Not all women suffer in these marriages, however. The fact that women can be empowered through transnational marriage cannot be discarded. Women who are married off from underprivileged families may experience a better standard of living in terms of healthcare, proper nourishment and much more. Also, with time individuals in an arranged transnational marriage may fall in love, bond, develop a certain level of understanding as they struggle together to incorporate their culture amongst their children.

The glorified assumption of transnational marriage as passage to a prosperous life often entails violence, betrayal, abuse and oppression targeted towards women. In the course of incorporating kinship and religious practices within a confined structure, women become susceptible to ill treatment by their spouses and families. The concept of Marriage adds a legal connotation to the act, thus enabling men to justify their acts by adhering to their communal and religious paradigms. Furthermore, women are expected to ensure their kinfolk’s lineage through an heir which predominantly is a male in the patriarchal society.

The oppression is not only directed towards women in marriage but rather encompasses other women, like the daughters. In a patriarchal society, women are imperiled to oppression through lack of exposure to the cultures of developed nations, inheritance, and lack of education etc. Such acts are only to ensure the voicelessness of women and create further gender segregation and inequality in the society where they are viewed as subordinates to men.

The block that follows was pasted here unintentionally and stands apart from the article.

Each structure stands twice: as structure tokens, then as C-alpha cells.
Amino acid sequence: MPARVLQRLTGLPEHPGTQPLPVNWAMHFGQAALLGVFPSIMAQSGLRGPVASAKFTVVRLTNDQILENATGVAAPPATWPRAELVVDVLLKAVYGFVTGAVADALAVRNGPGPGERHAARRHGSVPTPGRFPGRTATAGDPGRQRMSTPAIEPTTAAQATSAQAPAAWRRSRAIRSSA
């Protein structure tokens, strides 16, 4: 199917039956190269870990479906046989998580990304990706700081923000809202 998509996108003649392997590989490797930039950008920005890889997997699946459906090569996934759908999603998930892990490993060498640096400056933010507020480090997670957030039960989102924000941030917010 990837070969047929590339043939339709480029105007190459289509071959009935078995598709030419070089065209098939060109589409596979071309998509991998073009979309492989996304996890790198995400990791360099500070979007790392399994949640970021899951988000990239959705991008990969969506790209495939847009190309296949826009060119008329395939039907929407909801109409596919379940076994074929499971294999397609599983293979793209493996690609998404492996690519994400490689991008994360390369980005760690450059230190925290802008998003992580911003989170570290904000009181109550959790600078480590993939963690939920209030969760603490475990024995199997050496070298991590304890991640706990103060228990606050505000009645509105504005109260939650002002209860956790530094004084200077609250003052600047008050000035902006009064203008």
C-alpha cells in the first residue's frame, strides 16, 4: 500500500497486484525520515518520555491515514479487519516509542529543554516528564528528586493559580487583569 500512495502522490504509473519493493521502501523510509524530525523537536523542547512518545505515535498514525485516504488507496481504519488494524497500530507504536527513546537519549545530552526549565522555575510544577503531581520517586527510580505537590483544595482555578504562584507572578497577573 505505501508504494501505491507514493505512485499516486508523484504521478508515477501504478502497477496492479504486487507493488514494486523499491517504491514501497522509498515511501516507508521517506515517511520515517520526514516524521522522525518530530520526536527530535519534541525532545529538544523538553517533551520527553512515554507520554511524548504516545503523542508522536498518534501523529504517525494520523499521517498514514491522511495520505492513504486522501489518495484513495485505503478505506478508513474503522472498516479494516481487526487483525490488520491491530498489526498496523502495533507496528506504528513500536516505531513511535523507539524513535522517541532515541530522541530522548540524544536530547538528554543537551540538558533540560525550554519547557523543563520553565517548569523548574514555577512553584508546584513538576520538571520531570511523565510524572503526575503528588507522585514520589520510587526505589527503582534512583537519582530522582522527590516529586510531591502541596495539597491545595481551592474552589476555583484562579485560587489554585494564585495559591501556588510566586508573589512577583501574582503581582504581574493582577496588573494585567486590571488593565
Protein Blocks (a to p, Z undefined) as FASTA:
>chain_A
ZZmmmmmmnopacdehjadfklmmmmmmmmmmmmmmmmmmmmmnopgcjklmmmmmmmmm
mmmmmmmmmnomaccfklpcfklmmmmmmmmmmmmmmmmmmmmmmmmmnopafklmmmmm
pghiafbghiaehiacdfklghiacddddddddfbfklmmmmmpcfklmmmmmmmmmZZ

However, there are many privileges endorsed by developed nations which can empower women. Women can access services from organizations that deal with women’s rights and may rise against oppression through legal aid. With the aid of education and employment, women can reform their position in the communal societies and also ensure a better life for their families. They can further utilize their education and various skills to pocket jobs, thus ensuring economic independence. Also they can support their poverty struck families back home, by sending back remittances. Finally, the idea of oppression and abuse can be the ultimate tool of motivation for the women to rise against desertion and violence by accrediting themselves through education, change in perception and employment opportunities.

Transnational marriage is multi-faceted. It has its sparks along with its shortcomings. Marriage across nations expose women to various vulnerabilities whereas it also enables them to empower themselves thus breaking away from the predatory clutch of the patriarchal society.


Preyanka S. Chowdhury is a final year student of politics, philosophy and economics with a minor in development studies at Asian University for Women (AUW) – Chittagong, Bangladesh, a liberal-arts university for women with specific emphasis on social justice and empowerment. She is also the community manager, researcher and contributor for, an online global network that connects 23 cities throughout the world with the aim of establishing an international community of practice and learning, sharing ideas and experiences in order to innovate, replicate, and scale working solutions to the problem of urban poverty. She is also a researcher for CODEC, an internationally funded NGO based in Bangladesh supporting and empowering the marginalized religious minorities and extreme poverty stricken communities of Bangladesh.